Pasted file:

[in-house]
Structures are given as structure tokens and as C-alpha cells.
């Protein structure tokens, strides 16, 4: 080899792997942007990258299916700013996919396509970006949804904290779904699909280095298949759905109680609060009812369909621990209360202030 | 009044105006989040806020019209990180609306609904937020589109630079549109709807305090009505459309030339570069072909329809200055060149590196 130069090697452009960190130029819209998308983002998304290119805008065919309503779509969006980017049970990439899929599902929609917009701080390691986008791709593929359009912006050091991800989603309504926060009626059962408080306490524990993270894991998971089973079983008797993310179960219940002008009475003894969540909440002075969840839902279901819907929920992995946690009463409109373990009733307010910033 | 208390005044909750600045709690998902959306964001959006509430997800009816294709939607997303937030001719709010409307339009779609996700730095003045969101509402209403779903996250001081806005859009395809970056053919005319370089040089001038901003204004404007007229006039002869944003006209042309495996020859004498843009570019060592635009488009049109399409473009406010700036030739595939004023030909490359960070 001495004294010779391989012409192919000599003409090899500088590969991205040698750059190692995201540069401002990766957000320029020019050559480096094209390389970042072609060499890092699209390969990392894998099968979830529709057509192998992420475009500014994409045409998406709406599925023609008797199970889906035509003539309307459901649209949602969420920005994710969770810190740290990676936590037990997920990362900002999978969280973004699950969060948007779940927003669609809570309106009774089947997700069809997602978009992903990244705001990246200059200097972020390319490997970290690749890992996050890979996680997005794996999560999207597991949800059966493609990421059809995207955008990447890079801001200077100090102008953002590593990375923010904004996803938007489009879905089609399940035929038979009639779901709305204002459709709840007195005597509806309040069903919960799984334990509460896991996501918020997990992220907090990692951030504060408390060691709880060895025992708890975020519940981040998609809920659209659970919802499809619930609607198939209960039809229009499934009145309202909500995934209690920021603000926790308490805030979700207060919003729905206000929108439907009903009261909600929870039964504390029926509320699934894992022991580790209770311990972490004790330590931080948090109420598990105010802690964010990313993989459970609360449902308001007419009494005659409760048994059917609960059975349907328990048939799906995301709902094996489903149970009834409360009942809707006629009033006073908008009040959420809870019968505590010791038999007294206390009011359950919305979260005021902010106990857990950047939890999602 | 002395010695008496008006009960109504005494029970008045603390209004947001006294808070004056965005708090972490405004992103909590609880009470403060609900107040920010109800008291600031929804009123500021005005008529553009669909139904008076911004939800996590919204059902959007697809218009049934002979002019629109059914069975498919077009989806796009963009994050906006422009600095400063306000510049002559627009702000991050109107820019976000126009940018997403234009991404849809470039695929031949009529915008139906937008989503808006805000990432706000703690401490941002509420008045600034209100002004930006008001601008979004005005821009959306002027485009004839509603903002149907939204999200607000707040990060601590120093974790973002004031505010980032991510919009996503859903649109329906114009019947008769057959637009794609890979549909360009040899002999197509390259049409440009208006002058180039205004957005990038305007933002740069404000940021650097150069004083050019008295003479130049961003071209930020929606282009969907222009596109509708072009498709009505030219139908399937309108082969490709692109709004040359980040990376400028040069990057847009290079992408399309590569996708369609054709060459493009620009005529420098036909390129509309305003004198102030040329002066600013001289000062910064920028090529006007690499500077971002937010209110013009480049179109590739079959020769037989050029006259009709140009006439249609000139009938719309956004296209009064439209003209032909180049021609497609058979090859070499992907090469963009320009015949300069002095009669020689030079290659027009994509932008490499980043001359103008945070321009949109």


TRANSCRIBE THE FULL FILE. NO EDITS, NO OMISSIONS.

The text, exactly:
[in-house]
Structures are given as structure tokens and as C-alpha cells.
């Protein structure tokens, strides 16, 4: 080899792997942007990258299916700013996919396509970006949804904290779904699909280095298949759905109680609060009812369909621990209360202030 | 009044105006989040806020019209990180609306609904937020589109630079549109709807305090009505459309030339570069072909329809200055060149590196 130069090697452009960190130029819209998308983002998304290119805008065919309503779509969006980017049970990439899929599902929609917009701080390691986008791709593929359009912006050091991800989603309504926060009626059962408080306490524990993270894991998971089973079983008797993310179960219940002008009475003894969540909440002075969840839902279901819907929920992995946690009463409109373990009733307010910033 | 208390005044909750600045709690998902959306964001959006509430997800009816294709939607997303937030001719709010409307339009779609996700730095003045969101509402209403779903996250001081806005859009395809970056053919005319370089040089001038901003204004404007007229006039002869944003006209042309495996020859004498843009570019060592635009488009049109399409473009406010700036030739595939004023030909490359960070 001495004294010779391989012409192919000599003409090899500088590969991205040698750059190692995201540069401002990766957000320029020019050559480096094209390389970042072609060499890092699209390969990392894998099968979830529709057509192998992420475009500014994409045409998406709406599925023609008797199970889906035509003539309307459901649209949602969420920005994710969770810190740290990676936590037990997920990362900002999978969280973004699950969060948007779940927003669609809570309106009774089947997700069809997602978009992903990244705001990246200059200097972020390319490997970290690749890992996050890979996680997005794996999560999207597991949800059966493609990421059809995207955008990447890079801001200077100090102008953002590593990375923010904004996803938007489009879905089609399940035929038979009639779901709305204002459709709840007195005597509806309040069903919960799984334990509460896991996501918020997990992220907090990692951030504060408390060691709880060895025992708890975020519940981040998609809920659209659970919802499809619930609607198939209960039809229009499934009145309202909500995934209690920021603000926790308490805030979700207060919003729905206000929108439907009903009261909600929870039964504390029926509320699934894992022991580790209770311990972490004790330590931080948090109420598990105010802690964010990313993989459970609360449902308001007419009494005659409760048994059917609960059975349907328990048939799906995301709902094996489903149970009834409360009942809707006629009033006073908008009040959420809870019968505590010791038999007294206390009011359950919305979260005021902010106990857990950047939890999602 | 002395010695008496008006009960109504005494029970008045603390209004947001006294808070004056965005708090972490405004992103909590609880009470403060609900107040920010109800008291600031929804009123500021005005008529553009669909139904008076911004939800996590919204059902959007697809218009049934002979002019629109059914069975498919077009989806796009963009994050906006422009600095400063306000510049002559627009702000991050109107820019976000126009940018997403234009991404849809470039695929031949009529915008139906937008989503808006805000990432706000703690401490941002509420008045600034209100002004930006008001601008979004005005821009959306002027485009004839509603903002149907939204999200607000707040990060601590120093974790973002004031505010980032991510919009996503859903649109329906114009019947008769057959637009794609890979549909360009040899002999197509390259049409440009208006002058180039205004957005990038305007933002740069404000940021650097150069004083050019008295003479130049961003071209930020929606282009969907222009596109509708072009498709009505030219139908399937309108082969490709692109709004040359980040990376400028040069990057847009290079992408399309590569996708369609054709060459493009620009005529420098036909390129509309305003004198102030040329002066600013001289000062910064920028090529006007690499500077971002937010209110013009480049179109590739079959020769037989050029006259009709140009006439249609000139009938719309956004296209009064439209003209032909180049021609497609058979090859070499992907090469963009320009015949300069002095009669020689030079290659027009994509932008490499980043001359103008945070321009949109």